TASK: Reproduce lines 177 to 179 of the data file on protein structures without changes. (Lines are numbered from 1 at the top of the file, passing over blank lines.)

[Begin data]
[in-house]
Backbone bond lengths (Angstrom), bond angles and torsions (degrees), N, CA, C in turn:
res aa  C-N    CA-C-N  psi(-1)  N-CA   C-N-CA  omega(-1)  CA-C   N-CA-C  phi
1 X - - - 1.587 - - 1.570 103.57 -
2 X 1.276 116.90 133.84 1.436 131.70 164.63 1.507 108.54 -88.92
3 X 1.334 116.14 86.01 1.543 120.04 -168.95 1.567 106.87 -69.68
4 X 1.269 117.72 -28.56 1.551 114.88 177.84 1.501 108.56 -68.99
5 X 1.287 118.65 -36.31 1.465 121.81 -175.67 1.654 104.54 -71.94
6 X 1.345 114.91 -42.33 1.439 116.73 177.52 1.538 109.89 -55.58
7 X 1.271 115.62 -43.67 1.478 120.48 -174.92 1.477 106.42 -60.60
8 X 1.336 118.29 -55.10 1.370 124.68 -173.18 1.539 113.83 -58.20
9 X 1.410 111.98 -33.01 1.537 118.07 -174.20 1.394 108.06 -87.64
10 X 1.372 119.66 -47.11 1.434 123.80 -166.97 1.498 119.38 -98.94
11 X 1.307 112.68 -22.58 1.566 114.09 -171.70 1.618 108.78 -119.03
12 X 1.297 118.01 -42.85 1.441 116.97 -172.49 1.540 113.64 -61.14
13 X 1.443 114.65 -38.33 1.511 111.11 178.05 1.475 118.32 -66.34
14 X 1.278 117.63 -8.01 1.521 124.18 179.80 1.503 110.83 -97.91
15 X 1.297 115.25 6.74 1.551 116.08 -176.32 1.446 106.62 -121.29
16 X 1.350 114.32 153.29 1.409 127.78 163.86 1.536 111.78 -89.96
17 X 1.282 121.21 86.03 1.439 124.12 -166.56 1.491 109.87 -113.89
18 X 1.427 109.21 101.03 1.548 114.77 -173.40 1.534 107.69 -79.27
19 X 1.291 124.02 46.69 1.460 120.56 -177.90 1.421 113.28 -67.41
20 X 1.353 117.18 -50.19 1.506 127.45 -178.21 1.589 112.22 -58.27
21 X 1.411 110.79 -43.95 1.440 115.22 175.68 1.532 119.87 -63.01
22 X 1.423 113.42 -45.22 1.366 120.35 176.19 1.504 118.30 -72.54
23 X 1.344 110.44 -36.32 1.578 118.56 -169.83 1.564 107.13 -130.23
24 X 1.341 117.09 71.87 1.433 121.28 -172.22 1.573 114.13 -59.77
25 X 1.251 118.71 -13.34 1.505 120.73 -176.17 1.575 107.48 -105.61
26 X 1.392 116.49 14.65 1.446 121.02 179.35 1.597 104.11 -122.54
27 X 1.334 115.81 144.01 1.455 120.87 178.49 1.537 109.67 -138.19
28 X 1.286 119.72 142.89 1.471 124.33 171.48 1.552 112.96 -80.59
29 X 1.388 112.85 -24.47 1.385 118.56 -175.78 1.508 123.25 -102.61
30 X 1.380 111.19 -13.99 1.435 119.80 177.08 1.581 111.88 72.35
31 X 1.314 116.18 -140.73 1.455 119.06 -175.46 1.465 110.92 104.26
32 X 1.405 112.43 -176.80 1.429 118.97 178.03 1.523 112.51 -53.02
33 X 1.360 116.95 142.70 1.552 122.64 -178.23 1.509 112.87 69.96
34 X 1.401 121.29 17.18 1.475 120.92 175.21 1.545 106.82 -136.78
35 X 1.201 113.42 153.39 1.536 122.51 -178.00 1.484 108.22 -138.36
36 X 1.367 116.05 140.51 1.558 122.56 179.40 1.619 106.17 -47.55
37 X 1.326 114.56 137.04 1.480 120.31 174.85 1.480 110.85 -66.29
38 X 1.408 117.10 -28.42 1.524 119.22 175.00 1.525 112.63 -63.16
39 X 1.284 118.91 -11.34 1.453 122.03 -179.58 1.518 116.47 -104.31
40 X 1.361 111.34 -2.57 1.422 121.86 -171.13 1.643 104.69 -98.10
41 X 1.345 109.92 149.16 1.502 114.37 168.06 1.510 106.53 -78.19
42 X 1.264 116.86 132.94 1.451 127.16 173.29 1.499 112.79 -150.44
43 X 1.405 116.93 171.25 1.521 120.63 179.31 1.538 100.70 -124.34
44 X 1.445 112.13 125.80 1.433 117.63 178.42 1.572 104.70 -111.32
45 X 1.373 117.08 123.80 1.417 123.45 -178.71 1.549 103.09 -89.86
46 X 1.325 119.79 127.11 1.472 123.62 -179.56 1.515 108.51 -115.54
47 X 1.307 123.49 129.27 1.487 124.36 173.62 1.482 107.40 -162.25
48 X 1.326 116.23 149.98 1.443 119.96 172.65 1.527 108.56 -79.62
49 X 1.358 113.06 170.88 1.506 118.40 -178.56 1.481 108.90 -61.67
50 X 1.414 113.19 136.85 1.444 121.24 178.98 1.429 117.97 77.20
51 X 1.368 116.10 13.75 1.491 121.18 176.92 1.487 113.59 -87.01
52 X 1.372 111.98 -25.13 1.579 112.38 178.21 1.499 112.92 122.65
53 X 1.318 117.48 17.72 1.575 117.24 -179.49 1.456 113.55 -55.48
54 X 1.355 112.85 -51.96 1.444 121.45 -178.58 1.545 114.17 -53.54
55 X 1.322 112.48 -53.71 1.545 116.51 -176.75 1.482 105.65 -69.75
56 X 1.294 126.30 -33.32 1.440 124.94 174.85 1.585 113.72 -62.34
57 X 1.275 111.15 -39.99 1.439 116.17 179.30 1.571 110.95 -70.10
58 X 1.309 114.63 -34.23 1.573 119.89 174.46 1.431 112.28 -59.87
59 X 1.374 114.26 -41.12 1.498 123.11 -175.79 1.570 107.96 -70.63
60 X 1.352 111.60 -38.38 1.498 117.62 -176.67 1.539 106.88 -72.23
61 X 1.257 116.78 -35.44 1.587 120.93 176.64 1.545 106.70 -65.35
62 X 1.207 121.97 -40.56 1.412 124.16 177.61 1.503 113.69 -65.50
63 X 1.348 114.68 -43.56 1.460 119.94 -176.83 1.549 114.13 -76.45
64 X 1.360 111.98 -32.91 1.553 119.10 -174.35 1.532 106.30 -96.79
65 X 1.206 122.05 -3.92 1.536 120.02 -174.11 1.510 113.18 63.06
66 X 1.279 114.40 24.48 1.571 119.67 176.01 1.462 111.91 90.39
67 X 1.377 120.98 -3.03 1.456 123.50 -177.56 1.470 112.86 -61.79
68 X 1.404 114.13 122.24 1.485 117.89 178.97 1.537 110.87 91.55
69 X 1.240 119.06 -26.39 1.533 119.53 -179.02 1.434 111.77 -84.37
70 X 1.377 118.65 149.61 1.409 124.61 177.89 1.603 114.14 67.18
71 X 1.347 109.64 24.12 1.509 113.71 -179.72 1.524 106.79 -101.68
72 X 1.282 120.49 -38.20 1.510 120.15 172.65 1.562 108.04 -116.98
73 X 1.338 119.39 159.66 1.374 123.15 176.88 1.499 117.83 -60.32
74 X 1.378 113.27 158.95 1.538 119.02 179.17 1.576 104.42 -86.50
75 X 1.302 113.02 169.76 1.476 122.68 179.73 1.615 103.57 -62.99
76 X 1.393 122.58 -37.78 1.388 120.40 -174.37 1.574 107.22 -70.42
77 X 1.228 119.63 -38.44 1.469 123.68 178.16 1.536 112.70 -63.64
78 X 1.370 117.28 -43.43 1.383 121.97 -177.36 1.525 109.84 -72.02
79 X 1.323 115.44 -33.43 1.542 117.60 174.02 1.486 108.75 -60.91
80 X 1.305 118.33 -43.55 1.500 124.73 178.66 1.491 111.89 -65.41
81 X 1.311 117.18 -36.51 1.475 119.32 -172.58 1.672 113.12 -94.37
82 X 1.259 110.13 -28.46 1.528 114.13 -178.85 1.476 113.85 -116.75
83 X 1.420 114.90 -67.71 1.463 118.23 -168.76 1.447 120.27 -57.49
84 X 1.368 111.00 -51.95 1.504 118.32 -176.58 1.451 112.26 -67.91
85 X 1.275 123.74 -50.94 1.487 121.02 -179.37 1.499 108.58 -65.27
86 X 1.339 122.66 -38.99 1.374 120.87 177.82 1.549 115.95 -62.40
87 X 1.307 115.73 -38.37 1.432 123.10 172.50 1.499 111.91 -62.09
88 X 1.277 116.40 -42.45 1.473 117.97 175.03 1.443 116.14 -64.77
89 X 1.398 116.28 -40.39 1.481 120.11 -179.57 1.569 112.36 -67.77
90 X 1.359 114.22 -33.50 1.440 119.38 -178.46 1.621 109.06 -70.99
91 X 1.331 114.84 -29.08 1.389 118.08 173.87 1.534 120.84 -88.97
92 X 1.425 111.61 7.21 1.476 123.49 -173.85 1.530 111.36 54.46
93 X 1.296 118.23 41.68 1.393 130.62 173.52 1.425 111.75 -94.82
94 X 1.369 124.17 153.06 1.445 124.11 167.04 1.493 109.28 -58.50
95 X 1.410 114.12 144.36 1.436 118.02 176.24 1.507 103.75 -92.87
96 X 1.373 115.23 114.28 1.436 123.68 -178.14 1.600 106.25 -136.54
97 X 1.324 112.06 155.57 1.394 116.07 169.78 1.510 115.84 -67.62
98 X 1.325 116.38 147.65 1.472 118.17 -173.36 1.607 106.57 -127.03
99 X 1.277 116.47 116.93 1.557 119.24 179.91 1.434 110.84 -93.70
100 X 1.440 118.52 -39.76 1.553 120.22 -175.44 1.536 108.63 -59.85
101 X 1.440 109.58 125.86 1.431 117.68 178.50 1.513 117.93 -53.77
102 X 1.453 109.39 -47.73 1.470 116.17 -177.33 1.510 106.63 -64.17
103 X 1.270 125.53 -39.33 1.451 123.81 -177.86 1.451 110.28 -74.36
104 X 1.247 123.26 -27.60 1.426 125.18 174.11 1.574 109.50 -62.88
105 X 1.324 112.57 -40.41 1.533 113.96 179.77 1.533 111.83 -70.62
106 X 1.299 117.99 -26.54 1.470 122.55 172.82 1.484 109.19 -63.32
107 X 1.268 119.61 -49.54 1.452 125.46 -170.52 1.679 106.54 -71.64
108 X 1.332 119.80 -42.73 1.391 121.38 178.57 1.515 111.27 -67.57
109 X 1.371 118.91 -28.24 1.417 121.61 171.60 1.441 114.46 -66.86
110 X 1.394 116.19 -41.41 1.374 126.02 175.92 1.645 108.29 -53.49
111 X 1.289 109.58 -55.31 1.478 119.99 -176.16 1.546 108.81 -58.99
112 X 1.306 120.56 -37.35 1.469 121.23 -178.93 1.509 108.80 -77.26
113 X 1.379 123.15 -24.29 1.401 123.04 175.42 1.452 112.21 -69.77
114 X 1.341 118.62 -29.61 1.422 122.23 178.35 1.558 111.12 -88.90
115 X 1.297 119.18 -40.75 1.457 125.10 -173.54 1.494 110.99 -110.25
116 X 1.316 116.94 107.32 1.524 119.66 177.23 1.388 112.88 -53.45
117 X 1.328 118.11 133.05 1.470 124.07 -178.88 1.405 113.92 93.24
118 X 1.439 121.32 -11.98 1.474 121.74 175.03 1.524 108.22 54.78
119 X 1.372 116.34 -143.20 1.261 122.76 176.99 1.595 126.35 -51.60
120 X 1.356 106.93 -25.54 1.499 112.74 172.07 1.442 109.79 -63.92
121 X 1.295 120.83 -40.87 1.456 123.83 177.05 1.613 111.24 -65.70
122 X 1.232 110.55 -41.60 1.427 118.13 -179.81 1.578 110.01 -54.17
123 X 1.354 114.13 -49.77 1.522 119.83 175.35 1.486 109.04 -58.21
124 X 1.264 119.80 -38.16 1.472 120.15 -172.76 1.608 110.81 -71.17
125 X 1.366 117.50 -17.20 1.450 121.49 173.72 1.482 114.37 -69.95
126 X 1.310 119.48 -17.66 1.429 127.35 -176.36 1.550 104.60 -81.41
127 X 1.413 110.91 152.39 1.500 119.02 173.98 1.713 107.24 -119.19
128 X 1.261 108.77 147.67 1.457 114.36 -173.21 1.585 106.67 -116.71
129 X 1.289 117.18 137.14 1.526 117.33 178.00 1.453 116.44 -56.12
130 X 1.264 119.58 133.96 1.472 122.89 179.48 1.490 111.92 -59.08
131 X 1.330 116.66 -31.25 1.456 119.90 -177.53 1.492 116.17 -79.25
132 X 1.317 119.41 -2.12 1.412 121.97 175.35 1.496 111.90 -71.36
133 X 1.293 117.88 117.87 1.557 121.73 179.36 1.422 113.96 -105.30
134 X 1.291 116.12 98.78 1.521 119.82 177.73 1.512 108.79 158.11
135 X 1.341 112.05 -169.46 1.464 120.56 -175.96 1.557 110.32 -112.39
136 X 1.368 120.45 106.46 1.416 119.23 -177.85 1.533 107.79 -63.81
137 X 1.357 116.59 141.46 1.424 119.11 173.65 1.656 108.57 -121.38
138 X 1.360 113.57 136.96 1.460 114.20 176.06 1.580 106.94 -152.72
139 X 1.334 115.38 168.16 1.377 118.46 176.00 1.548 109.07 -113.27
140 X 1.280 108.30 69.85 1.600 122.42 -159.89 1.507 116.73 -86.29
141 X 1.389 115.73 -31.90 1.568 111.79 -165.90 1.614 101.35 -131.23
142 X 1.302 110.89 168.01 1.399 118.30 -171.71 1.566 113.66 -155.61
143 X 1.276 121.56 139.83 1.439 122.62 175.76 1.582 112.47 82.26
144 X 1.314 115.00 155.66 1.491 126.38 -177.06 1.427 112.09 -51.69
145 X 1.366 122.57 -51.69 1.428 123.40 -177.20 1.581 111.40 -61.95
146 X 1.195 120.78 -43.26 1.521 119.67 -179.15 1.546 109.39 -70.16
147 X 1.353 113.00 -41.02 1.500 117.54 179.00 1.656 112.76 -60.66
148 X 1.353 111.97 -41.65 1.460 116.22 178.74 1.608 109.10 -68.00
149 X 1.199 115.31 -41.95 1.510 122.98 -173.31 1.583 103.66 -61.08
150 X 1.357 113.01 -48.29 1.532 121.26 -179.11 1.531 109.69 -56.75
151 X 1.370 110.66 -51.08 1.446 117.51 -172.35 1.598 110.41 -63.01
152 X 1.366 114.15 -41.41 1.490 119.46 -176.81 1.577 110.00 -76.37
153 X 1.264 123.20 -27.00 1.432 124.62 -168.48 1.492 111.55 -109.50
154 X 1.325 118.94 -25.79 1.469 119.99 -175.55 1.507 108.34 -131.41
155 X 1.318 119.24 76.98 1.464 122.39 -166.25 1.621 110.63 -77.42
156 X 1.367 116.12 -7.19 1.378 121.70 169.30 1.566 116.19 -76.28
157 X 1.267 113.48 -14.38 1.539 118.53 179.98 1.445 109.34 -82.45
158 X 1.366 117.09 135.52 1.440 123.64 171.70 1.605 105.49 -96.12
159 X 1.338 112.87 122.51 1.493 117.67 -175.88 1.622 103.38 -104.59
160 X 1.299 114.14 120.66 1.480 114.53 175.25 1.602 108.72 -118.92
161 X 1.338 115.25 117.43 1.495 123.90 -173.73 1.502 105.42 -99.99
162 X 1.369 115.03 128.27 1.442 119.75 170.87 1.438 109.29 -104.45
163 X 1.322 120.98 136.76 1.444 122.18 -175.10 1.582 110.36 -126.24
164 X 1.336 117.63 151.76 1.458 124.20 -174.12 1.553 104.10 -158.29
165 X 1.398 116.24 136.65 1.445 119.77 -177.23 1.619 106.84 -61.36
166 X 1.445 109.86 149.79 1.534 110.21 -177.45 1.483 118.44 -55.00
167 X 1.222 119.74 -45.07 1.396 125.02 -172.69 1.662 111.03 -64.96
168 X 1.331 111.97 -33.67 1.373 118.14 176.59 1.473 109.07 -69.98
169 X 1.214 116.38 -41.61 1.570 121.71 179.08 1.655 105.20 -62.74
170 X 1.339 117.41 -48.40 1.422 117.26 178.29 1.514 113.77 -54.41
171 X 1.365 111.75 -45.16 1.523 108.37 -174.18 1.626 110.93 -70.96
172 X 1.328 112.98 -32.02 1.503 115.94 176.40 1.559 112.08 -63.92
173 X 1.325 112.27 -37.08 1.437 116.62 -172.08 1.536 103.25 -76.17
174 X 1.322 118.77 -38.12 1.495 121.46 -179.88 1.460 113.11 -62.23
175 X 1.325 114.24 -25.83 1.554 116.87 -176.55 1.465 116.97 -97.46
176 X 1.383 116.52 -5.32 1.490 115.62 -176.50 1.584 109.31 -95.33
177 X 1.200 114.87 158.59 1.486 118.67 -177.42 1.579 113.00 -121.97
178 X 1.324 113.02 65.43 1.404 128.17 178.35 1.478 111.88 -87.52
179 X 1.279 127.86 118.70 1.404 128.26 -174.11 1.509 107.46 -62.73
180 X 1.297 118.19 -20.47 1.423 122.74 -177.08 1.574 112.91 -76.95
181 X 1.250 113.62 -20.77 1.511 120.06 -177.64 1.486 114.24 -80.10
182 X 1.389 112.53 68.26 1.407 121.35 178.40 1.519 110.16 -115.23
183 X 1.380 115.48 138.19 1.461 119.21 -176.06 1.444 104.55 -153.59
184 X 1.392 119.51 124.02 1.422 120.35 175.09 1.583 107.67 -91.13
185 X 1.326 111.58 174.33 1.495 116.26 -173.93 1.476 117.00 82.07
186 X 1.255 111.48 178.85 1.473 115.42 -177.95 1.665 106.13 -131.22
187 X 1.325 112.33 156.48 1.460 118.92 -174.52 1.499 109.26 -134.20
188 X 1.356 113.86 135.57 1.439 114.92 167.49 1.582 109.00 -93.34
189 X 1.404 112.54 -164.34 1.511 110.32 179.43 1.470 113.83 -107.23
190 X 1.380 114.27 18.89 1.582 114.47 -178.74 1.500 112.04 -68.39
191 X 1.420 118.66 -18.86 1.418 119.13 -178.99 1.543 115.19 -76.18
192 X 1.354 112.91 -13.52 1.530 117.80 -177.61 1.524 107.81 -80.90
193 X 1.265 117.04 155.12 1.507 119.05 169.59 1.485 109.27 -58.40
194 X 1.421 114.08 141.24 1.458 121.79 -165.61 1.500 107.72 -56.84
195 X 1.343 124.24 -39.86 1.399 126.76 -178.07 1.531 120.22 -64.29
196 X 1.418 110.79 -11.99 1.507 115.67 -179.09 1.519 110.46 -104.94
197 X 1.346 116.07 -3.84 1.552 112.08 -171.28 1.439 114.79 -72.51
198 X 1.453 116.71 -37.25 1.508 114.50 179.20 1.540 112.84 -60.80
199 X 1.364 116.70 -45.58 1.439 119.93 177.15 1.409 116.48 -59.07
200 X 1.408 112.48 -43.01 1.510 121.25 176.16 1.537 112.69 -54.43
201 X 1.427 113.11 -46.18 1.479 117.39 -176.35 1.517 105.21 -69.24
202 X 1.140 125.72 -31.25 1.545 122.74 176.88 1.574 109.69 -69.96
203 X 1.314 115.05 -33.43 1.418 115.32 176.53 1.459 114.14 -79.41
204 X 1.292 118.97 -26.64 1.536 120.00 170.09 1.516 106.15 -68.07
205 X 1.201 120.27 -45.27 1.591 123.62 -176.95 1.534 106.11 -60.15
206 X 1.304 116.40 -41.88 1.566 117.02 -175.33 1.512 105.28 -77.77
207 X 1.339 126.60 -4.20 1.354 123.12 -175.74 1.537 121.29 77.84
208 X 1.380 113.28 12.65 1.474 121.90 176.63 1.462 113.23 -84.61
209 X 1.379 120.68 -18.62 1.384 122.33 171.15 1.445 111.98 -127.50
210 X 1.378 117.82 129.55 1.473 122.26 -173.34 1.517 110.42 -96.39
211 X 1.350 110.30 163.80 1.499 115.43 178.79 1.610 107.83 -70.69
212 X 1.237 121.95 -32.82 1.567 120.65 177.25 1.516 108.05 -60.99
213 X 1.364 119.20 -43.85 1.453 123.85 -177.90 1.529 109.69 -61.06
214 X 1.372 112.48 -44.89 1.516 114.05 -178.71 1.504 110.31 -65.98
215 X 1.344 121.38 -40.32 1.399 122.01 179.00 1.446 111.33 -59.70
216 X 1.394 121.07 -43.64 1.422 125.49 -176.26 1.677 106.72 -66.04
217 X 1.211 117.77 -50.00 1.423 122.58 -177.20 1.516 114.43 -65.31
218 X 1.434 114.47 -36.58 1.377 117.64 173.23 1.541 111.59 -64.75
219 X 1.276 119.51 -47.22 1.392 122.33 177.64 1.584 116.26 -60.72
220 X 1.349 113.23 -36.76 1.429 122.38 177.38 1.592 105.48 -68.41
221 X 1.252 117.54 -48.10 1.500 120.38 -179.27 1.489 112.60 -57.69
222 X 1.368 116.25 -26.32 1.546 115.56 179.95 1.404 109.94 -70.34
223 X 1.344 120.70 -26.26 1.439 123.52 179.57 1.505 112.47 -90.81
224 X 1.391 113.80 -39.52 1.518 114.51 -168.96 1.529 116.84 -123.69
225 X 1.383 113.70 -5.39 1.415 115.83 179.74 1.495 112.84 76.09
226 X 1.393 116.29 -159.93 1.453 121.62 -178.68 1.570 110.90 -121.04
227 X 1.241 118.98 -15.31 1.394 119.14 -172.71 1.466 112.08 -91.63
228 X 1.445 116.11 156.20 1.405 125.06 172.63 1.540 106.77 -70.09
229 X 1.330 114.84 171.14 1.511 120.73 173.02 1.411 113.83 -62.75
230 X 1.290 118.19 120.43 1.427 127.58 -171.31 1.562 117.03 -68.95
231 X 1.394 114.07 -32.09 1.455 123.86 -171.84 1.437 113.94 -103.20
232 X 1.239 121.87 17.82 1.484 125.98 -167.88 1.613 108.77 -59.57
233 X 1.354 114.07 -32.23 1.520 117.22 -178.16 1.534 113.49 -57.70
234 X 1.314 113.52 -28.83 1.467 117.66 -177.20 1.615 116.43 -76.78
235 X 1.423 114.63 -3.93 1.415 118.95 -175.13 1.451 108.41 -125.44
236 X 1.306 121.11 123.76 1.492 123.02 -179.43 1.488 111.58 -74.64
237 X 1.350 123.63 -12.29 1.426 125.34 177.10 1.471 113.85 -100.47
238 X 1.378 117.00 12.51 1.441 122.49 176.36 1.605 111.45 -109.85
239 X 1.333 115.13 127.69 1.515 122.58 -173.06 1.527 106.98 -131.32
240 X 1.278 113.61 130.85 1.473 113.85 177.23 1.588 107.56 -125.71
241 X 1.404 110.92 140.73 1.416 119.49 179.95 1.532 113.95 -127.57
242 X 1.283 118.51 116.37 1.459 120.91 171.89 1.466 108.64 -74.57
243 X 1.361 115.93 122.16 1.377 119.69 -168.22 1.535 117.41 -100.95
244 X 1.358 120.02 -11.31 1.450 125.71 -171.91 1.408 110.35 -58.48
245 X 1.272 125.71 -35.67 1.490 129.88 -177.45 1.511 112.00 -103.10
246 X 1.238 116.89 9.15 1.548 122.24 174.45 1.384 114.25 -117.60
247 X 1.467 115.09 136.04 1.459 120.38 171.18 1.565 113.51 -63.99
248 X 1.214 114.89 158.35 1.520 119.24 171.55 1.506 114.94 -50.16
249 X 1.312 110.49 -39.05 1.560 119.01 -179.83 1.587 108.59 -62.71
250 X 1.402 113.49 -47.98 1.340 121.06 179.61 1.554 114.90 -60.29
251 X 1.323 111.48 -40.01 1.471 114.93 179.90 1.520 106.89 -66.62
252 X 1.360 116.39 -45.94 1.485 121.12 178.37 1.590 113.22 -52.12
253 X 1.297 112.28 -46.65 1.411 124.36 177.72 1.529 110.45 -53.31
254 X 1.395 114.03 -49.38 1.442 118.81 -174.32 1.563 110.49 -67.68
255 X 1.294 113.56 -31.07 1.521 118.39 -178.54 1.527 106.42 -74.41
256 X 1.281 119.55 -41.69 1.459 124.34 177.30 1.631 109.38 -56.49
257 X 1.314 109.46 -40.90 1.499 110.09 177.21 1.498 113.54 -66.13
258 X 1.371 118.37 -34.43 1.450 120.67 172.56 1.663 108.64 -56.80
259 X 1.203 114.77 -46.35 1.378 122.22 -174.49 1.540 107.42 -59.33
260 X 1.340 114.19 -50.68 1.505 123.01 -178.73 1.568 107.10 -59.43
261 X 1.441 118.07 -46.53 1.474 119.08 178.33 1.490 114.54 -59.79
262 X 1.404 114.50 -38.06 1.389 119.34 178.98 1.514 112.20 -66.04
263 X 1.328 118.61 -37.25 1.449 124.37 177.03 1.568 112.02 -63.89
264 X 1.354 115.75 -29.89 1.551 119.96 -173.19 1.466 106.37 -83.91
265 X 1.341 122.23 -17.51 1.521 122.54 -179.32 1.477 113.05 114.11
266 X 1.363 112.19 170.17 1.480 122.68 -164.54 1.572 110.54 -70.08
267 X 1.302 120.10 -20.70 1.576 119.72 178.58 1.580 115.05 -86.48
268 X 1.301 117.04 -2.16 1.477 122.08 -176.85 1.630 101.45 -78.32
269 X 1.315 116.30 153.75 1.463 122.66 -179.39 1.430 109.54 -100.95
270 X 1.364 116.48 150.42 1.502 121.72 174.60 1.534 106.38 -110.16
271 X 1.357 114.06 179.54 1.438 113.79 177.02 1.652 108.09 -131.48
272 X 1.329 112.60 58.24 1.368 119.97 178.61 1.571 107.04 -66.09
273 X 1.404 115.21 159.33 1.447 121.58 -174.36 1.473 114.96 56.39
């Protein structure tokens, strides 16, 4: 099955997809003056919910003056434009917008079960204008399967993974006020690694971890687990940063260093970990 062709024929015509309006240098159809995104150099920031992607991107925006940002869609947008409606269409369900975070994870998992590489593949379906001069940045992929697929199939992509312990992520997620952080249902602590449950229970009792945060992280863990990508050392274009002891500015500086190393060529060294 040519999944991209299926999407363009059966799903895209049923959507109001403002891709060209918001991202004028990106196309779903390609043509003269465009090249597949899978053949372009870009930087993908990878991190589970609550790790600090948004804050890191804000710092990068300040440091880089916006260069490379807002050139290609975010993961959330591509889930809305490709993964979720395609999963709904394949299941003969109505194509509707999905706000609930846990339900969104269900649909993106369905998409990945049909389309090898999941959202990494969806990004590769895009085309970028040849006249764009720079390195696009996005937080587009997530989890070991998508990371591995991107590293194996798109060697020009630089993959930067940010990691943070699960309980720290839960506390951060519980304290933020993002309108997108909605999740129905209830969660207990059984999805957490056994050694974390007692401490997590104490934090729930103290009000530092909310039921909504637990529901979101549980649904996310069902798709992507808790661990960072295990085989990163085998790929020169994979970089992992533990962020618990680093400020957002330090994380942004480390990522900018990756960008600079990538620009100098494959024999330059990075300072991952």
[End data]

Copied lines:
174 X 1.322 118.77 -38.12 1.495 121.46 -179.88 1.460 113.11 -62.23
175 X 1.325 114.24 -25.83 1.554 116.87 -176.55 1.465 116.97 -97.46
176 X 1.383 116.52 -5.32 1.490 115.62 -176.50 1.584 109.31 -95.33